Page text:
Early childhood, defined as the period from birth to eight years old, is a crucial time for the physical, cognitive, social, and emotional growth of children. Access to quality early childhood care and education (ECCE), therefore, can be vital in laying the foundations for children’s long-term development, well-being, learning, and health. Despite this, universal and equitable access to free, quality, and compulsory pre-primary education is one of the major education challenges. One out of two children does not receive pre-primary education.
In recent decades, governments have made considerable efforts to provide education for all. However, a large gap remains between international commitments, such as the Sustainable Development Goal 4, and the actual achievement of equitable quality education for all. As a result, certain actors often critique public education as ineffective and inefficient, and thus incapable of addressing this issue. They argue for privatisation as a solution, deeming private providers as more innovative and effective than public ones.
Early childhood education has the potential to expand opportunities for disadvantaged children, provided that programmes use inclusion as a guiding principle. While the international community has committed to inclusive education, countries vary in their efforts to extend this goal to early childhood. Universal access is the basis of inclusion, and countries must address barriers related to socio-economic status, ethnicity, gender, language, disability and remoteness.
In working towards creating inclusive education systems, many countries have failed to address discrimination and exclusion on the basis of sexual orientation, gender identity, gender expression and
Si les données sur les attaques contre l’éducation sont devenues plus largement disponibles grâce à une meilleure prise de conscience et aux efforts des organisations nationales et internationales et des organes de contrôle, des lacunes de données critiques subsistent. Les systèmes de signalement peuvent être absents, médiocres ou déconnectés des réponses efficaces aux attaques contre l’éducation.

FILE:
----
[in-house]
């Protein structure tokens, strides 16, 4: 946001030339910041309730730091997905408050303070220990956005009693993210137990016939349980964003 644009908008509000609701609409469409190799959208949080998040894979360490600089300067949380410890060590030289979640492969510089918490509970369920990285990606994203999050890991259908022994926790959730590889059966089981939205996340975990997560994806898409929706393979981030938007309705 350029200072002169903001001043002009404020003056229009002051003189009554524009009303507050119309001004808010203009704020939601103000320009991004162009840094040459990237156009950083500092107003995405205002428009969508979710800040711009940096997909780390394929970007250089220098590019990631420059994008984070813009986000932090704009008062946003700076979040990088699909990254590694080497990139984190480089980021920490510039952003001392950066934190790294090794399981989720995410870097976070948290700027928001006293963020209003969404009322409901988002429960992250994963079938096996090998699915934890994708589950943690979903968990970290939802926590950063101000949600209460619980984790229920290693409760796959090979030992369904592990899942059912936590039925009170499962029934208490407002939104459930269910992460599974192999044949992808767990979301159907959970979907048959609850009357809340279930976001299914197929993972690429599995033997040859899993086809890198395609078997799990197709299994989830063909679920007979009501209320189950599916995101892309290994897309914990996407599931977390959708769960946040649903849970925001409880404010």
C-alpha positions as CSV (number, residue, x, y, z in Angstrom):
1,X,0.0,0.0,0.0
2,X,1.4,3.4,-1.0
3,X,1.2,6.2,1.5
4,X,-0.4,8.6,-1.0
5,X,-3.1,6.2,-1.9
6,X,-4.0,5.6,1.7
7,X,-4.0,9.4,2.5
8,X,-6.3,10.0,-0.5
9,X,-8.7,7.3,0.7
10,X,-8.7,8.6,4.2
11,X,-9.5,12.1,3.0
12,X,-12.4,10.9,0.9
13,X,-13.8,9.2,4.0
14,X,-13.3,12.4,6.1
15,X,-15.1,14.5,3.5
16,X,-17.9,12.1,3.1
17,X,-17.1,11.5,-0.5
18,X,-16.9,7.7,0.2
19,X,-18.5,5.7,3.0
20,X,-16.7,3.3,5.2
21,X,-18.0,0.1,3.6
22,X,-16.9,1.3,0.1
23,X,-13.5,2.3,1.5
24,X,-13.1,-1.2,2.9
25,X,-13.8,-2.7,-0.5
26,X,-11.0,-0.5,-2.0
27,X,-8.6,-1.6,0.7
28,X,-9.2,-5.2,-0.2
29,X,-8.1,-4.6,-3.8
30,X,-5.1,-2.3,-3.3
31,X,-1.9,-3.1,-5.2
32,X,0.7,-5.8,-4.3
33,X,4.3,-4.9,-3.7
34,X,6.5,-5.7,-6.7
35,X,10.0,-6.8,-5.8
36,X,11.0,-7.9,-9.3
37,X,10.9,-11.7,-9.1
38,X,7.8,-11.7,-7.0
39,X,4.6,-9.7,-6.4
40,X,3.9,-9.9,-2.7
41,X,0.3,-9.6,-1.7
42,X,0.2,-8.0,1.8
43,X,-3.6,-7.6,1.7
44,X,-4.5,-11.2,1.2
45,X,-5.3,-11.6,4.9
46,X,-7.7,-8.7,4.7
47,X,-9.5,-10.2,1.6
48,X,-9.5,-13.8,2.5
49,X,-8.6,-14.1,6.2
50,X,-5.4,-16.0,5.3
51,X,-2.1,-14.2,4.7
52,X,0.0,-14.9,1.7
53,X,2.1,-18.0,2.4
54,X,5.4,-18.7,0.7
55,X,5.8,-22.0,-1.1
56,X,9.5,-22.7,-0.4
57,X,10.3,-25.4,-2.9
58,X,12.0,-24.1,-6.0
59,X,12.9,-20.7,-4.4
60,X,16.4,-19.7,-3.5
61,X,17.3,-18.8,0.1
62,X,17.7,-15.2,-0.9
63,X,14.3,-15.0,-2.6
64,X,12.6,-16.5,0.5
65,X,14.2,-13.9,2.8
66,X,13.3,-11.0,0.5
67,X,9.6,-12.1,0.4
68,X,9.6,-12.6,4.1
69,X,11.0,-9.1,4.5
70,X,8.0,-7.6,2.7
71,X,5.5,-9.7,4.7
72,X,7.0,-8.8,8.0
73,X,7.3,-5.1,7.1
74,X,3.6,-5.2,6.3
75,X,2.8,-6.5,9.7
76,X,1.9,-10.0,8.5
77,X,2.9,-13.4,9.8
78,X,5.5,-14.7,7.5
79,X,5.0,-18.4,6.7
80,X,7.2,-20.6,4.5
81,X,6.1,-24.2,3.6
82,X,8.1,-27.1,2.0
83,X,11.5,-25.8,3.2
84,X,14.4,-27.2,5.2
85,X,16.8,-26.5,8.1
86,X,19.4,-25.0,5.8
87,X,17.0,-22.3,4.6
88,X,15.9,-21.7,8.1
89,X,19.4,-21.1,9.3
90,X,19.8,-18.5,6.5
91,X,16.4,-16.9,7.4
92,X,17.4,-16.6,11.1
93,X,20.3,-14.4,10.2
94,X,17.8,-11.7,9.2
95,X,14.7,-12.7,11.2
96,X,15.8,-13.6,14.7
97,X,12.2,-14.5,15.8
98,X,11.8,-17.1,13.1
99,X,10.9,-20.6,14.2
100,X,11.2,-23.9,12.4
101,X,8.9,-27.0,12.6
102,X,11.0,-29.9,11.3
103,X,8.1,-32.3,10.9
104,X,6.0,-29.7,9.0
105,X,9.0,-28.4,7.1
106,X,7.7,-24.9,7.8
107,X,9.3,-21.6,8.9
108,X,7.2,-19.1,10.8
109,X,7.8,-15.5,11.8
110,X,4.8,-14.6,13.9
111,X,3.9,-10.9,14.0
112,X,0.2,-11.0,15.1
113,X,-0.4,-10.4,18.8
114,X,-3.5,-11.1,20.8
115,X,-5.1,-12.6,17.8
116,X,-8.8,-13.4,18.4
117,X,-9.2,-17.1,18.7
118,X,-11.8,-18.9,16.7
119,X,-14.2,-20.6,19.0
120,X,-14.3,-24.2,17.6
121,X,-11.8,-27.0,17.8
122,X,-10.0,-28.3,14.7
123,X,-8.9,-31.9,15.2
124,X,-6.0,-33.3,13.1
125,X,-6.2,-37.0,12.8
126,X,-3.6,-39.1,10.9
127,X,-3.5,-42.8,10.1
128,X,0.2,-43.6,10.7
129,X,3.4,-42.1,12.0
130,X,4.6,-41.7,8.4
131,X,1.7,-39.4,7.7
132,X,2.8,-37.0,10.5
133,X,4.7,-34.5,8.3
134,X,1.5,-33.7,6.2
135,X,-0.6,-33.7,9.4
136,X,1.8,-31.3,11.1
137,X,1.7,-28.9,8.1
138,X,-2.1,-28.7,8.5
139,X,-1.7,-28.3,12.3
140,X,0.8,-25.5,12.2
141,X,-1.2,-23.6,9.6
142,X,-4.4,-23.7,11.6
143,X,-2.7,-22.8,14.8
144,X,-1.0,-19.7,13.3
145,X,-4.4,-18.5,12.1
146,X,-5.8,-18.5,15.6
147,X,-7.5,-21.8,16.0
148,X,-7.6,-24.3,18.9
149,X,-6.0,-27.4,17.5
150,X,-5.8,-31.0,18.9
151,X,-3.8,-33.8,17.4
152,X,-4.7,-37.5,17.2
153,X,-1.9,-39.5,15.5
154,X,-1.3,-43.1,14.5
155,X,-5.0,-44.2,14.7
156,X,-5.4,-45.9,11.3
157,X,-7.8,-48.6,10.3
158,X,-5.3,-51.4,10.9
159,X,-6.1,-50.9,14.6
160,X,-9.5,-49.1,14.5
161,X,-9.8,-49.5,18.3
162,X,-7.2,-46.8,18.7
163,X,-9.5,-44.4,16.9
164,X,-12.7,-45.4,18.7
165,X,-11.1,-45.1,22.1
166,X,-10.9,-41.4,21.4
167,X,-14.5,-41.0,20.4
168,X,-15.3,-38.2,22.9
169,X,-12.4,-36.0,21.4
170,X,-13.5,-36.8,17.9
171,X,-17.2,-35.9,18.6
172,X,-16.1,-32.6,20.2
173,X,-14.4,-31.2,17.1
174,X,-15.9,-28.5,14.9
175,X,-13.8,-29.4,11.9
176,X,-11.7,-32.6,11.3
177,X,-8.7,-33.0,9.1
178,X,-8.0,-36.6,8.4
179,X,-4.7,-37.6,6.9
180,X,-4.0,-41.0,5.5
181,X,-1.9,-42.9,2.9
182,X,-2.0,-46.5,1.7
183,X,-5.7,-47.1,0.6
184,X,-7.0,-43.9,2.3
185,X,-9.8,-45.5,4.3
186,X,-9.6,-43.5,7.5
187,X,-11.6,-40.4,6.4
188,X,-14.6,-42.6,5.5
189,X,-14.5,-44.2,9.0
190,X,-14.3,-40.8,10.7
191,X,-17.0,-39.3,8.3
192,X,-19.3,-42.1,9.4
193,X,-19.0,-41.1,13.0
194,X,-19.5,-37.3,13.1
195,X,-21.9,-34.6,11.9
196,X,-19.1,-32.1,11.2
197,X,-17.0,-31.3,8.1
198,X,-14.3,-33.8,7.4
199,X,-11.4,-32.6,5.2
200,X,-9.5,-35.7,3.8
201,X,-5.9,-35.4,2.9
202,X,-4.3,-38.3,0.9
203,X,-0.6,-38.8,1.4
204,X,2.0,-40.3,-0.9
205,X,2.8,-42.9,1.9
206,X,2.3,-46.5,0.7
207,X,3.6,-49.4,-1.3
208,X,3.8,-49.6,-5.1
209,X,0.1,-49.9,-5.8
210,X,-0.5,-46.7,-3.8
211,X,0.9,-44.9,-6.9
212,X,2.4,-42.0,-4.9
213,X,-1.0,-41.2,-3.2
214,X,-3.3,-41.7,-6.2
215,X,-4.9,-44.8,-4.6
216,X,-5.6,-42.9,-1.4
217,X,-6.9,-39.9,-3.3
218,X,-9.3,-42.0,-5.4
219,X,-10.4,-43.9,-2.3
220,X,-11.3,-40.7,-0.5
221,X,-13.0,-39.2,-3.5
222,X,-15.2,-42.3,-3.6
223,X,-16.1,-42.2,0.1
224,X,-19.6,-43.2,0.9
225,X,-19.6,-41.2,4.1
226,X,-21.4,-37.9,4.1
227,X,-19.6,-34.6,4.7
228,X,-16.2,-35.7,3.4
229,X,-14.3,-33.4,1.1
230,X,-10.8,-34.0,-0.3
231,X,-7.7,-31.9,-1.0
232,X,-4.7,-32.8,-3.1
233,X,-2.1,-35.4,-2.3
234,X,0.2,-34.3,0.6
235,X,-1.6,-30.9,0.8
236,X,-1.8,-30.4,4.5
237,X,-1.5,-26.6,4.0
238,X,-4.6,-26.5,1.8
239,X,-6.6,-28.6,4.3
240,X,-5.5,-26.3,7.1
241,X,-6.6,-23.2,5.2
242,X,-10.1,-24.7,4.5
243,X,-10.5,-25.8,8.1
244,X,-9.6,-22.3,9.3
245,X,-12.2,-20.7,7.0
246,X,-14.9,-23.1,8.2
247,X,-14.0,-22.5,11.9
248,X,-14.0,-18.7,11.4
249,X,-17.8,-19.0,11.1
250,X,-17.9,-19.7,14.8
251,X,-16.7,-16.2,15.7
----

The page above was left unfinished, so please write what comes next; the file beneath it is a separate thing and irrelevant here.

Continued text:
While data on attacks on education has become more widely available thanks to better awareness and efforts by national and international organizations and monitoring bodies, critical data gaps remain. Reporting systems may be absent, weak, or disconnected from effective responses to attacks on education. Monitors, as well as victims and witnesses, may face threats to their safety, or insecurity may prevent monitors from accessing areas where attacks occur. As such, many attacks and incidents of military use go unreported, undermining efforts to calculate their prevalence.
The Latin American Campaign for the Right to Education (CLADE, by its Spanish acronym) is a pluralistic network of civil society organizations with a presence in 18 countries in Latin America and the Caribbean, which promotes social mobilization and political advocacy to defend the human right to education. This collection of articles, essays and statements reflect on the vital role of public education in the region and the fault lines exposed by the pandemic, considering both the challenges public education in Latin America faces and possible solutions, alternatives and ways forward.
In 2018, 17.2 million people were internally displaced as a result of natural disasters (IDMC 2019). Just one year later, in 2019, 24.9 million people were displaced due to natural disasters and extreme weather events (IDMC 2020). The catastrophic effects of climate change are no longer isolated emergencies, but have become the new global norm- a reality that is only intensifying each year. Yet the literature regarding climate change has little to no information on the specific nexus between climate displaced and their right to education.